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If you have the flu - tweet it

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In an interview on today’s Weekend Edition, (NPR) scientists at John’s Hopkins told how they are successfully tracking flu outbreaks by analyzing tweets. They said the program and algorithms they developed can differentiate between someone saying they have the flu (or flu symptoms) and someone worried about getting the flu. They also claimed their accuracy is supported by health records.

One potential use of the data is that by pinpointing flu outbreaks, hospitals would know in advance when to increase staff levels and order extra supplies. Doing so could increase the number of patients seen sooner, thereby reducing the spread of the disease. This is an amazing use of social media to help treat and even prevent flu outbreaks.

There is no link to that interview on NPR's website. Using Google to search for a link to the article returned more than 20 million links to similar articles published over the last several years. It turns out that tweets are being successfully used to track all kinds of diseases!

An EWEEK article Twitter Becomes Flu-Tracking Tool for Johns Hopkins Researchers says that “Computer scientists at Johns Hopkins University are using Twitter to track the number of flu cases in the United States.” This was for the 2012/2013 winter flu season. Apparently they've perfected the process for this year.

On Plos One, a study tracking the A H1N1 Pandemic of 2011 determined that: “By virtue of sheer volume, content embedded in the Twitter stream may be useful for tracking or even forecasting behavior if it can be extracted in an efficient manner. In this study, we examine the use of information embedded in the Twitter stream to (1) track rapidly-evolving public sentiment with respect to H1N1 or swine flu, and (2) track and measure actual disease activity. We also show that Twitter can be used as a measure of public interest or concern about health-related events. Our results show that estimates of influenza-like illness derived from Twitter chatter accurately track reported disease levels.”*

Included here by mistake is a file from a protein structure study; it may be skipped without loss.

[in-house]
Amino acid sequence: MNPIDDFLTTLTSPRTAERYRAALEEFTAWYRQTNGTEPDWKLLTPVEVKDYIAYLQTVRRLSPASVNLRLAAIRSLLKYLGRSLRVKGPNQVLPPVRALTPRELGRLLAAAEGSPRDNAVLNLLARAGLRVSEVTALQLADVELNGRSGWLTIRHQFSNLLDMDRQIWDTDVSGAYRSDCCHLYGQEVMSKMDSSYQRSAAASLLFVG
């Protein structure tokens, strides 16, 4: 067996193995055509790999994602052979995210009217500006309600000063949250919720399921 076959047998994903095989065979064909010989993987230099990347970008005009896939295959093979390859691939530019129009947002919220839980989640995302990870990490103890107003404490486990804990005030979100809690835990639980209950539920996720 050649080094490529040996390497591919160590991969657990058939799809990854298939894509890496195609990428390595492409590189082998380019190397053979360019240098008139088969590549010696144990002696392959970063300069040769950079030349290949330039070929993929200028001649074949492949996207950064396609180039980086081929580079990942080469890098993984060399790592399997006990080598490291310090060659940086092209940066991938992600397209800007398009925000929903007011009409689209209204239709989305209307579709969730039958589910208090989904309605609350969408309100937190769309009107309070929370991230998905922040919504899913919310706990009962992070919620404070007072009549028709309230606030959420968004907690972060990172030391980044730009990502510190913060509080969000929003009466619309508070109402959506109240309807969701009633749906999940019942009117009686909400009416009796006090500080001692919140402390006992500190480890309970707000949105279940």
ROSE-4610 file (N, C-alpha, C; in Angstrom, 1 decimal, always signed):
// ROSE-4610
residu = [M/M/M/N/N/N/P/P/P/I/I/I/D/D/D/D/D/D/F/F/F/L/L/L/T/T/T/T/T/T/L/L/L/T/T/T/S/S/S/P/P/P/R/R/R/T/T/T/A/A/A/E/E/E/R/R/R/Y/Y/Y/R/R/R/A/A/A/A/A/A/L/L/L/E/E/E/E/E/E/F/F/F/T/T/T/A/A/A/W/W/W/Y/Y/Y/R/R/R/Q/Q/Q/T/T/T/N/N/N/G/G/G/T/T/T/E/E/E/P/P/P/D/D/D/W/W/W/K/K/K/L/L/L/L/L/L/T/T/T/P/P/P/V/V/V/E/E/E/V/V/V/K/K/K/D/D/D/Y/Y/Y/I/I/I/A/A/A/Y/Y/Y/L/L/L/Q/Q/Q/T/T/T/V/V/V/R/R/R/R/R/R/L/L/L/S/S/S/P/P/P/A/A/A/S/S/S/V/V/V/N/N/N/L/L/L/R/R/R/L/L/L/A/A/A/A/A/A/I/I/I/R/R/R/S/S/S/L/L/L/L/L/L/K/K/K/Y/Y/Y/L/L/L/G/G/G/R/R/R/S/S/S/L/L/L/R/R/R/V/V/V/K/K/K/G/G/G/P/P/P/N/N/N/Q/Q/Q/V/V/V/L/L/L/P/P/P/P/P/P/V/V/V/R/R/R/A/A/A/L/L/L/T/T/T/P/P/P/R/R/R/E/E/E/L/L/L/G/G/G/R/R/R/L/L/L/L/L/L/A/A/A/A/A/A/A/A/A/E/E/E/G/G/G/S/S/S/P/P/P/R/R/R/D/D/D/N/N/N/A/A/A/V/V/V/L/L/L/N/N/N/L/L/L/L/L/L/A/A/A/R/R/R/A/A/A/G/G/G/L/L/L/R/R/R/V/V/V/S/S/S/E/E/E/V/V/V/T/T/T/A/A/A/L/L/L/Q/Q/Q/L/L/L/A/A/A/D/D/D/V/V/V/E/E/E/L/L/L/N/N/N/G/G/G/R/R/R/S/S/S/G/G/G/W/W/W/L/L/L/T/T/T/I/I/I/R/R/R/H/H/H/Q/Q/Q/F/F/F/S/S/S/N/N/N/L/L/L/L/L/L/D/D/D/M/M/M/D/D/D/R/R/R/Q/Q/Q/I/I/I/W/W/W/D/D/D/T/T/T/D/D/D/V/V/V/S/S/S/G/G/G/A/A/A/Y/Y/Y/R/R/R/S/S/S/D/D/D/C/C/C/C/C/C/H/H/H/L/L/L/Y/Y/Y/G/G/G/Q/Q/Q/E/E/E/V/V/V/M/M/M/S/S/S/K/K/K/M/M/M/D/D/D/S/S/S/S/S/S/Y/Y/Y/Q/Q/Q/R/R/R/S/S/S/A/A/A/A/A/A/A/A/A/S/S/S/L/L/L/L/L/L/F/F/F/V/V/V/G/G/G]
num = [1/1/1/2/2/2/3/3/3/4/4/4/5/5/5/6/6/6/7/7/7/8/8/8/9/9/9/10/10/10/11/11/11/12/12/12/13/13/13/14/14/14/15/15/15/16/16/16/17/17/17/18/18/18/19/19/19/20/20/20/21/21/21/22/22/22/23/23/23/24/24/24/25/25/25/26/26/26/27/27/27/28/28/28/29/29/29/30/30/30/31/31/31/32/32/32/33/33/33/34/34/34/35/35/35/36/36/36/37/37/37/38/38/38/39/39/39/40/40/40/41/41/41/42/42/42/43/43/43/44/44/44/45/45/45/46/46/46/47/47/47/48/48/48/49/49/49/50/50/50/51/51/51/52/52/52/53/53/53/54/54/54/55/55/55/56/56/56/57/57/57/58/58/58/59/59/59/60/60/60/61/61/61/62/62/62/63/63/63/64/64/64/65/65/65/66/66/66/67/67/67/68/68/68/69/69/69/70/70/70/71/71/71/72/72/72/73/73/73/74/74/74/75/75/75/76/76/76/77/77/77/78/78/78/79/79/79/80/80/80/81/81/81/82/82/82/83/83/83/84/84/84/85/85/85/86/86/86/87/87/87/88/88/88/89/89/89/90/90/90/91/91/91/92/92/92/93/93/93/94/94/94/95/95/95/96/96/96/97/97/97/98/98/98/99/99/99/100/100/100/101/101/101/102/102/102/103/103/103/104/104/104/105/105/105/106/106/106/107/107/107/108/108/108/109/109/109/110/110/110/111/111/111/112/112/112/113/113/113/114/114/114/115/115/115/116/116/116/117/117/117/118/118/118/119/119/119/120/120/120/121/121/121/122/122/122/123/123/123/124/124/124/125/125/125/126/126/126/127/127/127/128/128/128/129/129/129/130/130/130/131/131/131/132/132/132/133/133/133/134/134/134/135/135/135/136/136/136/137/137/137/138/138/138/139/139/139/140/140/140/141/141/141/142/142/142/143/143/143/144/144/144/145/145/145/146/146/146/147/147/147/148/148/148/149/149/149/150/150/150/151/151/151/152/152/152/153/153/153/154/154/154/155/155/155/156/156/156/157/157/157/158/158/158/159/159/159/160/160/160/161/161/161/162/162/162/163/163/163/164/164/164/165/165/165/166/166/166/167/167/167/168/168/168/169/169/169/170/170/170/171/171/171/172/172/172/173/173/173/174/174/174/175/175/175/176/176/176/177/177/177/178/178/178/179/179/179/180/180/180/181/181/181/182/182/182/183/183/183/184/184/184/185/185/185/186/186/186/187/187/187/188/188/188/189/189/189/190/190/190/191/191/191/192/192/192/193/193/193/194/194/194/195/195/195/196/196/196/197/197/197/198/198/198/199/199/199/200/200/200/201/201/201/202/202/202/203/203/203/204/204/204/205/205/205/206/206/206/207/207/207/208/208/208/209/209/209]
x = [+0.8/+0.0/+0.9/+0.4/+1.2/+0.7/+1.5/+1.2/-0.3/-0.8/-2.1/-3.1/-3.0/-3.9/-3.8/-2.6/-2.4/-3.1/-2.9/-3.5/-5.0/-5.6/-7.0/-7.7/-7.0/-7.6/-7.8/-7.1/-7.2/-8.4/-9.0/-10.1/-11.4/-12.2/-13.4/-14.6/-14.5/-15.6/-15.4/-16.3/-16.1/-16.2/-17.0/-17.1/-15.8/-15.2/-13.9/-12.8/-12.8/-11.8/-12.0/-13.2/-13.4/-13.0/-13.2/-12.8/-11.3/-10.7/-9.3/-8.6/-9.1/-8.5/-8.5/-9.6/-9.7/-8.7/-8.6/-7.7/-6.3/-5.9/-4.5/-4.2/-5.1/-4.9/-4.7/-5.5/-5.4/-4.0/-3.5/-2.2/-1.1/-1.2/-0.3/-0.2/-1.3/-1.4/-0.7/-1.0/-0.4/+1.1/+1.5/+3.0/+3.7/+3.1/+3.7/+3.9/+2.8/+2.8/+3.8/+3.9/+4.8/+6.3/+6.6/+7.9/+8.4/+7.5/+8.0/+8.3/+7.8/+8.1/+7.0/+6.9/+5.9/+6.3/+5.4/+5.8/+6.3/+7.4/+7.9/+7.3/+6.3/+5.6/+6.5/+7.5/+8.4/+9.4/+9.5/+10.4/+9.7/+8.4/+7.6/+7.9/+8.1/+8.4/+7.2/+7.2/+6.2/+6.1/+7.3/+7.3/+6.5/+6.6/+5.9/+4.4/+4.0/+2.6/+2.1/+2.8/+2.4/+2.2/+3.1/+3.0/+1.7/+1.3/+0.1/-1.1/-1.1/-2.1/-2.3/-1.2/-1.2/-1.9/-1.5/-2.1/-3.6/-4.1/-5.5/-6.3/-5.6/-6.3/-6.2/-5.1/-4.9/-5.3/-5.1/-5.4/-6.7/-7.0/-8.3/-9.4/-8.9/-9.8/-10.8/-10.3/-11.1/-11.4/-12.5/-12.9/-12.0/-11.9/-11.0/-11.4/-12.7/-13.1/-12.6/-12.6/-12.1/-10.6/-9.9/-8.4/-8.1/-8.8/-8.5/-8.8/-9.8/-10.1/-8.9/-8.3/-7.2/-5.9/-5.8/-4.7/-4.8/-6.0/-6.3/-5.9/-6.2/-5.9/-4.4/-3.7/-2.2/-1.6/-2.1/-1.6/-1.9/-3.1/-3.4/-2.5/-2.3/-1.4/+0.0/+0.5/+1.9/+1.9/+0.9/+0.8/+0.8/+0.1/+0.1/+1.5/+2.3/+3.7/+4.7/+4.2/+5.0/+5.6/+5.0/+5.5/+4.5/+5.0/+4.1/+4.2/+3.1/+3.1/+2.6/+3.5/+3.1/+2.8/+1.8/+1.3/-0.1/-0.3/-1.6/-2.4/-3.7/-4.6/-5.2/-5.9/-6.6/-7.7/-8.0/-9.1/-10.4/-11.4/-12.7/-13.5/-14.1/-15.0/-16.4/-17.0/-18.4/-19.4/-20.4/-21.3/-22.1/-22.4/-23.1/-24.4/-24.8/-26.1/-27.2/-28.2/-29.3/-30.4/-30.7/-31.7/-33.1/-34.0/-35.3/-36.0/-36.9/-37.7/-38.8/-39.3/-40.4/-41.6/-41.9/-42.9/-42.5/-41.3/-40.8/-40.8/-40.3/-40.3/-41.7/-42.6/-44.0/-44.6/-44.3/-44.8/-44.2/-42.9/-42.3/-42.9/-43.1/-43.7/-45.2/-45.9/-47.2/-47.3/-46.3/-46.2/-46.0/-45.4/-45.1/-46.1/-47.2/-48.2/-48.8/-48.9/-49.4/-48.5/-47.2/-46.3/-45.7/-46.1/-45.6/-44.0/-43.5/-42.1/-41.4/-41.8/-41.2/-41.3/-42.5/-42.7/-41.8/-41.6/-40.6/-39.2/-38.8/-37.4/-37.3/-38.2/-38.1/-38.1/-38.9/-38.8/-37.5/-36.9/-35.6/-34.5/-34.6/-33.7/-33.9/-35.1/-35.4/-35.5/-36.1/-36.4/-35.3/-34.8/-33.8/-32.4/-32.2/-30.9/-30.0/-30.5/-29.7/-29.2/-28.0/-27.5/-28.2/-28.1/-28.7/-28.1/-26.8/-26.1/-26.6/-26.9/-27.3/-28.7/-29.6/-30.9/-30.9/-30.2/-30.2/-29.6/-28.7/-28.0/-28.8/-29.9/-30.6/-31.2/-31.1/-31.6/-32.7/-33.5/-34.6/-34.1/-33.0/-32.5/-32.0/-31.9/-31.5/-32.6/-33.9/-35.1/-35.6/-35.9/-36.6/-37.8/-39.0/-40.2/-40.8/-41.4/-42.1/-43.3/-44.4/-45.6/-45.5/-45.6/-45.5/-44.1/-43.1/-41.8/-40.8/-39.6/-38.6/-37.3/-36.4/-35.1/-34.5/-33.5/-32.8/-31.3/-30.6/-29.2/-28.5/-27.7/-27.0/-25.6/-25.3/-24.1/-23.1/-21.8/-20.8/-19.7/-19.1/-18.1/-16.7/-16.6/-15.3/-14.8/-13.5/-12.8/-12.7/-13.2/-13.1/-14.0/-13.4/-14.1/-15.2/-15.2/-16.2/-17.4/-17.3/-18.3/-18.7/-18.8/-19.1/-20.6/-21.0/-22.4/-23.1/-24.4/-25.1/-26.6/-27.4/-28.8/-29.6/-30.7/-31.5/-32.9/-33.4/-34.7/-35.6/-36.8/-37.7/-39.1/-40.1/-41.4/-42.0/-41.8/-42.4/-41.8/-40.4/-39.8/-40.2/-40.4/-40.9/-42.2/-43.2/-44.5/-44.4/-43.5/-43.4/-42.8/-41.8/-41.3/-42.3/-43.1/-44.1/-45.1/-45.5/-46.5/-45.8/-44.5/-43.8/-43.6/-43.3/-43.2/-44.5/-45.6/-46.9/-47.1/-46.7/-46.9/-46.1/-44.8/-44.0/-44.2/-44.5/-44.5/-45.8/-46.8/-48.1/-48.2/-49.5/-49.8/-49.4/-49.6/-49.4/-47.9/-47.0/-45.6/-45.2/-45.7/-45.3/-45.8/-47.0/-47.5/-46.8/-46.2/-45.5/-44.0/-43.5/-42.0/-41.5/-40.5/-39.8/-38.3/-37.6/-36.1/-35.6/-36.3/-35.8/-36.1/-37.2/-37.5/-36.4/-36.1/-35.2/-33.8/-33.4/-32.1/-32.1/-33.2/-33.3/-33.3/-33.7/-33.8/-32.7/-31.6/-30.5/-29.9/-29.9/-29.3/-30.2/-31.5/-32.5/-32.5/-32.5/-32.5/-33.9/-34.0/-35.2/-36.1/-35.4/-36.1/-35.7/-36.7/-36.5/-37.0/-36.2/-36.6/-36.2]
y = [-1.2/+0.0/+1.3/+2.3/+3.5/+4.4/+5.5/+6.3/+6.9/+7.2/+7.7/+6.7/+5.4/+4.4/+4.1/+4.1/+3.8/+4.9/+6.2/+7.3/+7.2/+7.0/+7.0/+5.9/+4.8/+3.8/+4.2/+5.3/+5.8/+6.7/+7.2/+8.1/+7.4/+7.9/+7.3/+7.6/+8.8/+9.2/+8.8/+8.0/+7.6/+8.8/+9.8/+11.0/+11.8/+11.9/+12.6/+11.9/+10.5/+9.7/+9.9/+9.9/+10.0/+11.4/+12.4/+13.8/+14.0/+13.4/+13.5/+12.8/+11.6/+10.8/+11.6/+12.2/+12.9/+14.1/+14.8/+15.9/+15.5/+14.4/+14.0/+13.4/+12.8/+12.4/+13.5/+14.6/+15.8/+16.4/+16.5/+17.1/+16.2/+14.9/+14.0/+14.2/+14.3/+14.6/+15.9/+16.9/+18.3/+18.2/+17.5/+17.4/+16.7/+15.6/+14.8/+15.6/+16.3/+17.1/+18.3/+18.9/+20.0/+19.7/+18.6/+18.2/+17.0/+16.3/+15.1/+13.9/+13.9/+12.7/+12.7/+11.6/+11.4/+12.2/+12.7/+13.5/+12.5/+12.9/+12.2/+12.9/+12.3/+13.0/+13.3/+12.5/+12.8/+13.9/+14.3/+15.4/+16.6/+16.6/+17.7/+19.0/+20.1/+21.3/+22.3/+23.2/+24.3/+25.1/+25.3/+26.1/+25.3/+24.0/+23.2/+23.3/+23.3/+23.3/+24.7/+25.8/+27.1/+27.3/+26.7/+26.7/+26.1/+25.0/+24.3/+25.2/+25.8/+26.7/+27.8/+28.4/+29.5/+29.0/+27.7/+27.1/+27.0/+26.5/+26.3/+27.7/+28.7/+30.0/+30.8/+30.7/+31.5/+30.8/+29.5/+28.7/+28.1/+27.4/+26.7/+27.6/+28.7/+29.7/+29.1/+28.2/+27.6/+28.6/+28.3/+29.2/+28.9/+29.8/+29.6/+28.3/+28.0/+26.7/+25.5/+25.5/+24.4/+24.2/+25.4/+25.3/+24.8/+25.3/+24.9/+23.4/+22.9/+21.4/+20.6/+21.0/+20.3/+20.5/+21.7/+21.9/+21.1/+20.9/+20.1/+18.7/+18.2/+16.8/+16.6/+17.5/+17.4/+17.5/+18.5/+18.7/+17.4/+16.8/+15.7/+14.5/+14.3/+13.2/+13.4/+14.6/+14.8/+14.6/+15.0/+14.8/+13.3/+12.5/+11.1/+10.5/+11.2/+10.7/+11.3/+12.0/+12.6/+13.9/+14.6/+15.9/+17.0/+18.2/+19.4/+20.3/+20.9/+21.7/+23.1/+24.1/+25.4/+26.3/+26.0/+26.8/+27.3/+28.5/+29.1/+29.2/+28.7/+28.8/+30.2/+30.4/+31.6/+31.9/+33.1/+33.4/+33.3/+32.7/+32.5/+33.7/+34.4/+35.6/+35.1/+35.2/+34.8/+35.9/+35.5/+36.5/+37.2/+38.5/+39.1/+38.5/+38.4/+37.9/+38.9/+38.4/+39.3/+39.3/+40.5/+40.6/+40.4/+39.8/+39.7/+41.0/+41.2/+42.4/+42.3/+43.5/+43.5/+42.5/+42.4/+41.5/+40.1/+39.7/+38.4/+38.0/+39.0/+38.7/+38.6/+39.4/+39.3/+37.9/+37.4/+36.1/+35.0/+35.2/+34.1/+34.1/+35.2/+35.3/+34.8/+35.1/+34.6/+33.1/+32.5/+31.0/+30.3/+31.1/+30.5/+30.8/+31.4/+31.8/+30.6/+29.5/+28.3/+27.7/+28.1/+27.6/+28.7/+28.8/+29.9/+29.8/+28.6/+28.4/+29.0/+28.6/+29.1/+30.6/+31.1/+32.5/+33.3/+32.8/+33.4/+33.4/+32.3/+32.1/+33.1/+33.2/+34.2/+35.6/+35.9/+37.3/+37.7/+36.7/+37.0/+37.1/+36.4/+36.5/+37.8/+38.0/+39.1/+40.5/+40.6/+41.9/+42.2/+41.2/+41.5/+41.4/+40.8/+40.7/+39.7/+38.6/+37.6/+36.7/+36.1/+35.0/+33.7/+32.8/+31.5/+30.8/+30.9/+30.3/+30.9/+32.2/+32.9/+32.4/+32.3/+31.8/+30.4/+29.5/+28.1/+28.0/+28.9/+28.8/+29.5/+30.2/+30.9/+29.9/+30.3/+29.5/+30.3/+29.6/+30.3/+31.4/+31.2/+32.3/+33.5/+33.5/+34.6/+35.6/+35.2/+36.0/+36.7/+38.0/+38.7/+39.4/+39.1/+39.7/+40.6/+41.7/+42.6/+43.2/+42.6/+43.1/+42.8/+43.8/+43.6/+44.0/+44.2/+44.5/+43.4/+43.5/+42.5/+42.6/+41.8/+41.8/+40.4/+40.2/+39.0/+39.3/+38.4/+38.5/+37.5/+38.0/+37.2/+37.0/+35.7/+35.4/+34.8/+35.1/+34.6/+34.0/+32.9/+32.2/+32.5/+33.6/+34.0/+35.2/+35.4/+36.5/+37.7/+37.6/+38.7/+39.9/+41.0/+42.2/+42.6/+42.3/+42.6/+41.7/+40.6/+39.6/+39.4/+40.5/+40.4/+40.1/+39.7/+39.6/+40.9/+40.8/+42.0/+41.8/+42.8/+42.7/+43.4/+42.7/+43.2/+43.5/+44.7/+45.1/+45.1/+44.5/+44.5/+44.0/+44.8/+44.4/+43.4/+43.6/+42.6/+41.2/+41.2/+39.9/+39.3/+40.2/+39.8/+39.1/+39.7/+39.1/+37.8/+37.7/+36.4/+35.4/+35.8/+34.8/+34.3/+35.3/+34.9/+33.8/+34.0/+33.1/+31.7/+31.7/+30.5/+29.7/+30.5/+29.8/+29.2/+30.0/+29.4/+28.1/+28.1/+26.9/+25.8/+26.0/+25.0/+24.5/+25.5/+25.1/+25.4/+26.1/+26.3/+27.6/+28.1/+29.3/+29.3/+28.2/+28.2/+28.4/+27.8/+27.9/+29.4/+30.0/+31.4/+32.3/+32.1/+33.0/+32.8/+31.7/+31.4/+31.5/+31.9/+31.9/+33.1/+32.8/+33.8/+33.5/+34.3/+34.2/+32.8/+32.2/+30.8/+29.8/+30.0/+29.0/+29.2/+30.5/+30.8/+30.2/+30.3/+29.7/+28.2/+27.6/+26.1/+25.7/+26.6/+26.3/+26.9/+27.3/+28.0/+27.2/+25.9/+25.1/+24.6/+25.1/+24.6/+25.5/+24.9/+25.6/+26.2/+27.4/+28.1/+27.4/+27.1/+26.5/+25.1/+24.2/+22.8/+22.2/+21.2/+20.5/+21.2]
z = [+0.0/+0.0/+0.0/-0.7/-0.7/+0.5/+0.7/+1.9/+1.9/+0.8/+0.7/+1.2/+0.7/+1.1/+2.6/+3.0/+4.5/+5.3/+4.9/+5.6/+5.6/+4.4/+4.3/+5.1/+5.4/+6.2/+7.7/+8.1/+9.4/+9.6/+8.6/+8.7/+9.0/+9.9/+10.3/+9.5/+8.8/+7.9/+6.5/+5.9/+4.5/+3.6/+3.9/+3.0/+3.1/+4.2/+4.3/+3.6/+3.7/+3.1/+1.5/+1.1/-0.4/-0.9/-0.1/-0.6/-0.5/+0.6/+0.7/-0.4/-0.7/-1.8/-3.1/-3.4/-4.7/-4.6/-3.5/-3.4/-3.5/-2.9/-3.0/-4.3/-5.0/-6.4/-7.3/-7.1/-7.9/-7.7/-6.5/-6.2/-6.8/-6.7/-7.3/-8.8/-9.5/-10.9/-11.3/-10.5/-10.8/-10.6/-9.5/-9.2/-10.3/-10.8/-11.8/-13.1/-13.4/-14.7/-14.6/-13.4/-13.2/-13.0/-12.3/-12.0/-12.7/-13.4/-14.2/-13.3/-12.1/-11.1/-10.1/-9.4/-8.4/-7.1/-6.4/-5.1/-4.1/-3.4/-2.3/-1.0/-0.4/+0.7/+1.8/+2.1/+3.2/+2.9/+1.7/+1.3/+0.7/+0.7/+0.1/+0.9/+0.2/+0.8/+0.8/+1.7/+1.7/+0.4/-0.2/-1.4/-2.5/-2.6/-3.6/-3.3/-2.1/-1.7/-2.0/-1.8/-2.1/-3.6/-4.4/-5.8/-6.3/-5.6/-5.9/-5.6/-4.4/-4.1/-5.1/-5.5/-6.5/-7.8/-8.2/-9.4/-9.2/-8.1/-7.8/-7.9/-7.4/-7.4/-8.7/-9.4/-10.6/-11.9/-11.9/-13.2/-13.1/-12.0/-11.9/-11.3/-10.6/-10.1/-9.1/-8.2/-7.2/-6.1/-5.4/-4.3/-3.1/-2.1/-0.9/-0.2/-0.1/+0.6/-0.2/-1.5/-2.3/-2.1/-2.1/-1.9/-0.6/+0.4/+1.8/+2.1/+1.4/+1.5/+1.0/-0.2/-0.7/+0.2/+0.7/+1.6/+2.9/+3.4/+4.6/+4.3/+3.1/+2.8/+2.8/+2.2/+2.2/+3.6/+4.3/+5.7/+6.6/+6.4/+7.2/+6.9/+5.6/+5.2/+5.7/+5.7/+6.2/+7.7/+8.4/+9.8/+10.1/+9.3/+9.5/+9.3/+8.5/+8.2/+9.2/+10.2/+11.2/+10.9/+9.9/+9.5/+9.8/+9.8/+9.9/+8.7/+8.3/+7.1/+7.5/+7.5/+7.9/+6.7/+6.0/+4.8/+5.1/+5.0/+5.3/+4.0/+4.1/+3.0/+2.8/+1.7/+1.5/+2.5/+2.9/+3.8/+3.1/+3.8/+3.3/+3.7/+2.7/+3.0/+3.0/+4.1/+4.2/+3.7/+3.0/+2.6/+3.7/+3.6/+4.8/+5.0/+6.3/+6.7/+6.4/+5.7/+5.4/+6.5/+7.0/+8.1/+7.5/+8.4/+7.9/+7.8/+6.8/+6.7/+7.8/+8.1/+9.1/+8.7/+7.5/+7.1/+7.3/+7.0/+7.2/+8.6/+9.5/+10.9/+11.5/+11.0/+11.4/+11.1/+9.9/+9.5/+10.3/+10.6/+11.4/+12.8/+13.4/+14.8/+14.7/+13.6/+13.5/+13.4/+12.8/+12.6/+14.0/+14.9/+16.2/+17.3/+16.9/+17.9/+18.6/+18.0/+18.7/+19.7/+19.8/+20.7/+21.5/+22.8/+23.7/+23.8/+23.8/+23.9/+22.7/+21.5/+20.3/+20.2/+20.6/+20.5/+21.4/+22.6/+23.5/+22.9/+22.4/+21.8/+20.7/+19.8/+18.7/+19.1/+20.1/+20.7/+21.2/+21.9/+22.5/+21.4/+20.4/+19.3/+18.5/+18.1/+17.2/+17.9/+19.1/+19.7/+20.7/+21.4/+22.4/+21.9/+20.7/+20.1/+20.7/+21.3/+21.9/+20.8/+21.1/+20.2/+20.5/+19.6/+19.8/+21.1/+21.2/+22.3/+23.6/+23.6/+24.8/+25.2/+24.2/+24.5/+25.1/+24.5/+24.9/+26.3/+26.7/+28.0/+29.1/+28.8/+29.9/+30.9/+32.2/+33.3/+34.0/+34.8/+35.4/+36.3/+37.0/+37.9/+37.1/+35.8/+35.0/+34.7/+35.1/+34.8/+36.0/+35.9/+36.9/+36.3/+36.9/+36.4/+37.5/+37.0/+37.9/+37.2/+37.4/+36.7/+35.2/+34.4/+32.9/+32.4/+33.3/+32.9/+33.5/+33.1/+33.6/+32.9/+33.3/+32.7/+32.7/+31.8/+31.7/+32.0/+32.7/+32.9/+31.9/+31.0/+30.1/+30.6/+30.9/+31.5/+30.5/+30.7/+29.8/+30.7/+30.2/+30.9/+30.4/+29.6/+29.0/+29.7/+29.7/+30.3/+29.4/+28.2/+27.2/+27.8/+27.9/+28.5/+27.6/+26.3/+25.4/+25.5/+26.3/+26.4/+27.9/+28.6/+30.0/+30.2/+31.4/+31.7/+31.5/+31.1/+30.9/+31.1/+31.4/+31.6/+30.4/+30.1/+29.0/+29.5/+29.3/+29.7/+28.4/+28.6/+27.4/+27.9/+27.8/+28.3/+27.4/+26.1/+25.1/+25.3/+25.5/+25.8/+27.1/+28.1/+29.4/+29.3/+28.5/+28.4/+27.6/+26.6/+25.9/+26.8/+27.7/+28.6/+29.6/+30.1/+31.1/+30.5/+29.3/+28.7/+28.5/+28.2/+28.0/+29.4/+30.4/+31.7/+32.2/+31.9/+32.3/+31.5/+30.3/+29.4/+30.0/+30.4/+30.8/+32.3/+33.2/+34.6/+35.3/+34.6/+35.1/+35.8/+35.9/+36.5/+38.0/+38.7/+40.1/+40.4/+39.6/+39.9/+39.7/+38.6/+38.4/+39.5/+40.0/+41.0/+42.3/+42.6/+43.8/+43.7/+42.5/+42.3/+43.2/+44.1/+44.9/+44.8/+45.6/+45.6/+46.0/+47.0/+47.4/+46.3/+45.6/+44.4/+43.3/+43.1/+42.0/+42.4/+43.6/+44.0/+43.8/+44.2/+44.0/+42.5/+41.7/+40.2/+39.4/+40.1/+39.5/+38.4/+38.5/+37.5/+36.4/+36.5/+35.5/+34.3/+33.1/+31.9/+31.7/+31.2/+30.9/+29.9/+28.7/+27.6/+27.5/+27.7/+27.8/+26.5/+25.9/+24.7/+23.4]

Then, according to the Huffington Post, Brigham Young University professor Christophe Giraud-Carrier, with the help of his computer science students, used the GPS feature on twitter coupled with actual references to symptoms in tweets to prove twitter could be used to track all kinds of diseases. “They examined about 24 million tweets from 10 million different users” and “examined the frequencies of the tweets, as well as the content of the tweets to see if the Twitter users talked about any symptoms.” By creating a map of reported illnesses they determined twitter could be used to track and even prevent many diseases.

So, the next time you feel ill, either physically or mentally, and you tweet about it, you could be helping researchers to more efficiently track, treat and/or prevent disease. That means that if you live in the Hudson Valley or Catskill Mountains, your tweets could help to keep your neighbors healthy.

And rest assured, the day cannot be far off when @dr-bot replies to your #flu tweet with this advice: “Stay inside, get plenty of fluids and rest, and call your doctor if the symptoms persist or intensify.”

*Signorini A, Segre AM, Polgreen PM (2011) The Use of Twitter to Track Levels of Disease Activity and Public Concern in the U.S. during the Influenza A H1N1 Pandemic. PLoS ONE 6(5): e19467. doi:10.1371/journal.pone.0019467

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